We found significantly more GAS2 promoter activity in Bcr-abl+ transfectants in comparison to control (p<0.0001, n=4). This Bcr-abl effect was reversed by overexpression of Icsbp (p<0.001, n=4 for Bcr-abl with versus without Icsbp (Figure 1A). To determine if activation of Shp2 by Bcr-abl impaired repression of the GAS2 promoter by Icsbp, we co-transfected U937 cells with GAS2 promoter-reporter construct, a vector to overexpress Icsbp, and vectors to express Bcr-abl, C463S-Shp2, or both. Expressing a dominant negative form of Shp2 significantly increased repression of the GAS2 promoter by overexpressed Icsbp, with or without Bcr-abl (p<0.001, n=4 for Icsbp with versus without C463S-Shp2) (Figure 1A).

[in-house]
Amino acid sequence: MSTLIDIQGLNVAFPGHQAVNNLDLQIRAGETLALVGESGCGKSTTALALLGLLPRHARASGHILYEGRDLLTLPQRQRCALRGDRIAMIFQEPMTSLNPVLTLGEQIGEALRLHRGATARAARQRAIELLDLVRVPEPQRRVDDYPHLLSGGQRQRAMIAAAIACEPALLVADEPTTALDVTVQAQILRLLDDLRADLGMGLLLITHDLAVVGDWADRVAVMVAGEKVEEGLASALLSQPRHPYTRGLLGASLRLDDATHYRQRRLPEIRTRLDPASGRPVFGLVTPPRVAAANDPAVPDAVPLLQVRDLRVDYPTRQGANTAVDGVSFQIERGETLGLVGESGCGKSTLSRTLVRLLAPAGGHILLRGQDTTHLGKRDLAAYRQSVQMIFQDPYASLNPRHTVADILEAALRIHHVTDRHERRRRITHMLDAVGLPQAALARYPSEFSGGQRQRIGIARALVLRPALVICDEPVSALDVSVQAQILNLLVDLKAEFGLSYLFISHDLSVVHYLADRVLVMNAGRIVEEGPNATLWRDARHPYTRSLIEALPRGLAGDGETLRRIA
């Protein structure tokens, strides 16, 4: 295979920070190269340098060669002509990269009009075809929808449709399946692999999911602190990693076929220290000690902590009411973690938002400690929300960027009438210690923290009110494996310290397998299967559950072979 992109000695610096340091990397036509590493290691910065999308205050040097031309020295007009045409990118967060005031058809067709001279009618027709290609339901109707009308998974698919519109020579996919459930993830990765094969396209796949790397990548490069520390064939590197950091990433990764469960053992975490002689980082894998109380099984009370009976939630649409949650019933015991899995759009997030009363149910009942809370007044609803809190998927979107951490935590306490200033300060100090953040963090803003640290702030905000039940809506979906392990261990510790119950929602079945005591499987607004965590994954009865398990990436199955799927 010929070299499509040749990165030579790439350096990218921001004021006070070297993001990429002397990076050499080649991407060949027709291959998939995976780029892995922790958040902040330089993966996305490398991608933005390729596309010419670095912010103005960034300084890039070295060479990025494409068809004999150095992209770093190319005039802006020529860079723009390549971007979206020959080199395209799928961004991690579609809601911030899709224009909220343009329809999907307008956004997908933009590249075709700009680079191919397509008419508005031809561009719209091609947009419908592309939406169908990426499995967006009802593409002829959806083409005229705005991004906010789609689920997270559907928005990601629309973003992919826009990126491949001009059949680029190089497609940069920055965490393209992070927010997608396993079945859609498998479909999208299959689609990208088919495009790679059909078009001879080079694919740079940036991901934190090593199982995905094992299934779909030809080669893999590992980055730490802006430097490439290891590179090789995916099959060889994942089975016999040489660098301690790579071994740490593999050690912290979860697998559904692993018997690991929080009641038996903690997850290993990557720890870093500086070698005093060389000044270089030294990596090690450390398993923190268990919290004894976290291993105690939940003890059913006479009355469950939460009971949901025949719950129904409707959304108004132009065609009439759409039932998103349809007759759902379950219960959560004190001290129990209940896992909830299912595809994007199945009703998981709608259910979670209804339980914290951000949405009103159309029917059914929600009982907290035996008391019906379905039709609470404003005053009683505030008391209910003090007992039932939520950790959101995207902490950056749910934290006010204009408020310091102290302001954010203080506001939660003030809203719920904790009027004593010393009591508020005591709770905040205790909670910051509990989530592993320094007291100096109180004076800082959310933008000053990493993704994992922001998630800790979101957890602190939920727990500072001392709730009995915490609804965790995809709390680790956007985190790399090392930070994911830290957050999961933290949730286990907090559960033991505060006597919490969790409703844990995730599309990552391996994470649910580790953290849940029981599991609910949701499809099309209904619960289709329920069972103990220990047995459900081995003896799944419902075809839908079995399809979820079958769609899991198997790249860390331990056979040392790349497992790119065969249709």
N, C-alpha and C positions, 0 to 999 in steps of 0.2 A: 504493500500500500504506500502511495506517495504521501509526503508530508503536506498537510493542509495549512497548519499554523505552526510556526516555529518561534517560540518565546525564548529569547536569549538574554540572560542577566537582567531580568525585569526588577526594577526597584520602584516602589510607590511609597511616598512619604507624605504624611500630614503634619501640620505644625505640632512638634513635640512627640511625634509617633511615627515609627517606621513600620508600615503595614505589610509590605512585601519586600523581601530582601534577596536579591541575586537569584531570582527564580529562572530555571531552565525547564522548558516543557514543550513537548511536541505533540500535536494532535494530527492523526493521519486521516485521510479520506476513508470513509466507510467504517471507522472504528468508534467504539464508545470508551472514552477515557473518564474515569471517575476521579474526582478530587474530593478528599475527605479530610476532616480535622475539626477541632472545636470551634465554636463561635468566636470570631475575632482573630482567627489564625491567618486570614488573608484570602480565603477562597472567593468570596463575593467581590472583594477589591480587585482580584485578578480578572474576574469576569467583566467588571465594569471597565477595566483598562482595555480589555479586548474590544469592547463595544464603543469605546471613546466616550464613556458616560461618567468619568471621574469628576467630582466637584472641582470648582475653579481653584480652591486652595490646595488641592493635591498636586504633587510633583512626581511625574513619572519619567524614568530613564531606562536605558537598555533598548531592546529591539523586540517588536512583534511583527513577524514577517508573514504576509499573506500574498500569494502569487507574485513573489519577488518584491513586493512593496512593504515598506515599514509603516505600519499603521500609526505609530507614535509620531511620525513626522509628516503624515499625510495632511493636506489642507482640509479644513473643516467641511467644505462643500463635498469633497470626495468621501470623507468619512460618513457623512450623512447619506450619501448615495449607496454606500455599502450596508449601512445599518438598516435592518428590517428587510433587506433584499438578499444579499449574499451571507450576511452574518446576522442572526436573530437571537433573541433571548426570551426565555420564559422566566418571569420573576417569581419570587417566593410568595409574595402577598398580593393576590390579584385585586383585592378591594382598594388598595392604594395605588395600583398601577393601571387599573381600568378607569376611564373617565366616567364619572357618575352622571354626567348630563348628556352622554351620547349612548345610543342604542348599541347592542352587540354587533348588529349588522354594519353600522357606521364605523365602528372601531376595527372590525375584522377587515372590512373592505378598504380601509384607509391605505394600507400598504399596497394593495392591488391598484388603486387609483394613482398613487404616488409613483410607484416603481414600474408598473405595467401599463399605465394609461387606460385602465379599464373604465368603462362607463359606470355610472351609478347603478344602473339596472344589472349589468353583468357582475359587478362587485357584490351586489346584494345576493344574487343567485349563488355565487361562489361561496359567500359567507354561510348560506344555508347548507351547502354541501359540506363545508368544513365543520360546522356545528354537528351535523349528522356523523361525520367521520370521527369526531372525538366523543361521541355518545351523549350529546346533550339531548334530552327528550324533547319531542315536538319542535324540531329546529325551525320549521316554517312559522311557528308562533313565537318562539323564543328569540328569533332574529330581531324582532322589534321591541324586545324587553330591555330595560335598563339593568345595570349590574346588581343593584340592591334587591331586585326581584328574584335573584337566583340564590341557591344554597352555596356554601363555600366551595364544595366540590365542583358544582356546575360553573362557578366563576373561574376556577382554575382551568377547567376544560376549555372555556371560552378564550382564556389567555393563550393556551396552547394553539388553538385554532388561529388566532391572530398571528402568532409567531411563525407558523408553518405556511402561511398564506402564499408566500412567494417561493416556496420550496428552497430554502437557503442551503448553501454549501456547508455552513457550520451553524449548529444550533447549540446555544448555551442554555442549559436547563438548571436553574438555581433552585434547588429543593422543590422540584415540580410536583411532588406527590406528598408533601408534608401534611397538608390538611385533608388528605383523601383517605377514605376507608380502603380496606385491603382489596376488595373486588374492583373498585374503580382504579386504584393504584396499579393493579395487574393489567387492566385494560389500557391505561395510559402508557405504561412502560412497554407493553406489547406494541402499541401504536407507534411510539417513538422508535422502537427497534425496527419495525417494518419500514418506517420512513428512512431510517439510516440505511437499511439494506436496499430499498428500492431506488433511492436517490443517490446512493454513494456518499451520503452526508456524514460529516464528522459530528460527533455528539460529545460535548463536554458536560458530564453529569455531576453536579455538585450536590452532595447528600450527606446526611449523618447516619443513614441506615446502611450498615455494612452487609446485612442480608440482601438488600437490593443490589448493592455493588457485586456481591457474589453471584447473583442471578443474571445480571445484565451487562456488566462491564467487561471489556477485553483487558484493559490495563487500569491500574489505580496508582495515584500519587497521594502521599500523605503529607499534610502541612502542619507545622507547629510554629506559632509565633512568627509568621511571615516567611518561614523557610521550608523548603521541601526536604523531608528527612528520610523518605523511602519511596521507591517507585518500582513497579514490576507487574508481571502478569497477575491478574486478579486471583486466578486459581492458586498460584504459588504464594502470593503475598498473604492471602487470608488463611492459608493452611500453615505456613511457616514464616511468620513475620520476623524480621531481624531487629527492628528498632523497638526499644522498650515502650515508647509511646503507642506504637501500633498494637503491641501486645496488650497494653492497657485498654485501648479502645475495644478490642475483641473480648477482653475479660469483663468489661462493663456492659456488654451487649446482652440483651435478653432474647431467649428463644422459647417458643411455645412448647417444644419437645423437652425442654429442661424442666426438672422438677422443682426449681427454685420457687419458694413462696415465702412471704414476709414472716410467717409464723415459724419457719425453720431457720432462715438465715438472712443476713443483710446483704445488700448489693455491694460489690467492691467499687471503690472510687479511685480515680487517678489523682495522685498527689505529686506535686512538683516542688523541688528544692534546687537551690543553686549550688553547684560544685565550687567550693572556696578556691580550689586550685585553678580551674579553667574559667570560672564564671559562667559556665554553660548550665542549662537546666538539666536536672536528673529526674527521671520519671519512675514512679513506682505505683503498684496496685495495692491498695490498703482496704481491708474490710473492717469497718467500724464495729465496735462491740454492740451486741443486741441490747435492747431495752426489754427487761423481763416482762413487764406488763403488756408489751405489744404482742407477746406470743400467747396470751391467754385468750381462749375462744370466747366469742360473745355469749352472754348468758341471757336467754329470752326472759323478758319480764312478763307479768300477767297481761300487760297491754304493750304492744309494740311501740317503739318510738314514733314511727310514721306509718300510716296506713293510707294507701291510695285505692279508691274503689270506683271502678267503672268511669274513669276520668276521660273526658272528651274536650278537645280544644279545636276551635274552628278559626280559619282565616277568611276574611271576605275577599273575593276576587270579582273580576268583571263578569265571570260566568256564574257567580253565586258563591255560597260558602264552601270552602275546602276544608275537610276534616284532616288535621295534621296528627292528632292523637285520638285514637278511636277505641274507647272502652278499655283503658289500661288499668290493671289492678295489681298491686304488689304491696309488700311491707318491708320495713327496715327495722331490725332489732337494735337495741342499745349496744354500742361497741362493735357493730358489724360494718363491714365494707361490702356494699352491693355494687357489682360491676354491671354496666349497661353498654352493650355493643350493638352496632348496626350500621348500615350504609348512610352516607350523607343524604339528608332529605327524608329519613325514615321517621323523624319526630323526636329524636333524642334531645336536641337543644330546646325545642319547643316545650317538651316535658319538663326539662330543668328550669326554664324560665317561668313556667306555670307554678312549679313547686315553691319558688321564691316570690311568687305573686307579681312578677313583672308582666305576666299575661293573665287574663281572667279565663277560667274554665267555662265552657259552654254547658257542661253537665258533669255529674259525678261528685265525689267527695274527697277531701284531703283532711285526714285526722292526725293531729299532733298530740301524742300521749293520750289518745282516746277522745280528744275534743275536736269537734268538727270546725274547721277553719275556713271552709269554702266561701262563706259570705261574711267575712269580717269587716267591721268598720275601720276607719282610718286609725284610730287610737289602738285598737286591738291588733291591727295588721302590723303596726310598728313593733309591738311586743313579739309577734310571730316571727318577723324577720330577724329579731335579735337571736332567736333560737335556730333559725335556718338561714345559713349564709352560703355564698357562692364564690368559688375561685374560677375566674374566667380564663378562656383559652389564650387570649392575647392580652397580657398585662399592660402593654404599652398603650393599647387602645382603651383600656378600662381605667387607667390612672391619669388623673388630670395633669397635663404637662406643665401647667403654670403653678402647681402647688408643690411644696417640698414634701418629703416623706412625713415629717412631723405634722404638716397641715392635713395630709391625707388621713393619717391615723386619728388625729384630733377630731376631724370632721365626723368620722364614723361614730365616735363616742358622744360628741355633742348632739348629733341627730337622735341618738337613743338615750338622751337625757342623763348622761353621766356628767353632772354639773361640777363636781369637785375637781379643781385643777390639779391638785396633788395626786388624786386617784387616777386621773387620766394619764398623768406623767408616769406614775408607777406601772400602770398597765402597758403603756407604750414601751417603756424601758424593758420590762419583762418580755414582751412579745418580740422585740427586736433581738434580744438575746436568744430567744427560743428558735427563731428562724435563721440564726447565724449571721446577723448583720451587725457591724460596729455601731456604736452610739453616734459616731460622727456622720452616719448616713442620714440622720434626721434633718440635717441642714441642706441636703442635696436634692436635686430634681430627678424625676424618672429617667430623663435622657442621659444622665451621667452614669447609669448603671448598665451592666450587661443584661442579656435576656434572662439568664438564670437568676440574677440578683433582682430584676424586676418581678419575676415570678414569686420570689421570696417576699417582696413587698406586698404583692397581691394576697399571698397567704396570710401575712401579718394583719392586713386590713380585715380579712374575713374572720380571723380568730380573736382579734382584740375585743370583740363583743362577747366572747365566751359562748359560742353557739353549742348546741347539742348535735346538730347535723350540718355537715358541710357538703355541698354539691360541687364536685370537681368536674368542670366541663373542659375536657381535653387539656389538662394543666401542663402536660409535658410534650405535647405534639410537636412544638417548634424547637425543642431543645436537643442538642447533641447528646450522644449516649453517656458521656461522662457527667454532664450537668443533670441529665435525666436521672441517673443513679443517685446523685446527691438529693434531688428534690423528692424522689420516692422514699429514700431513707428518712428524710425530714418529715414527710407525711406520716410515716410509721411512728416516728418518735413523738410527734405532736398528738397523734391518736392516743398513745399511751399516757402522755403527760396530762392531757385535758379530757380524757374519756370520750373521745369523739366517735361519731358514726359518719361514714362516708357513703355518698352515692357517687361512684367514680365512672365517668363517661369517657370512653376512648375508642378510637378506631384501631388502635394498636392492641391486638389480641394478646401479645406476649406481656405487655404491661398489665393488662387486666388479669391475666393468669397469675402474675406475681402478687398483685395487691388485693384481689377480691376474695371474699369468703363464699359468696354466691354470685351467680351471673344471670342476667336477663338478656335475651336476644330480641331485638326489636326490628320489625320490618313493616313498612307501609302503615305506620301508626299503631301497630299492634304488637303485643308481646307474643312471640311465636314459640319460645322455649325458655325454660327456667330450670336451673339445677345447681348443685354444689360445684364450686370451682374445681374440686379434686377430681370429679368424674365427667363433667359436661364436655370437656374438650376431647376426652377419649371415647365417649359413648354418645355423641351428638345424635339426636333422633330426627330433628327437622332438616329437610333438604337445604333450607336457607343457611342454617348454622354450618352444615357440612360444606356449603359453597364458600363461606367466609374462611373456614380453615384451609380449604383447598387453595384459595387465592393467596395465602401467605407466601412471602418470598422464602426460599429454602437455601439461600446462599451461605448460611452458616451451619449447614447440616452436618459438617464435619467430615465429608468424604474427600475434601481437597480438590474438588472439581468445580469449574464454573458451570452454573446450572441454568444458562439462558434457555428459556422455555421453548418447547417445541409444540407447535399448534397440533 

Bcr-abl inhibited Calpain by decreasing Gas2 expression through dephosphorylation of Icsbp by Shp2.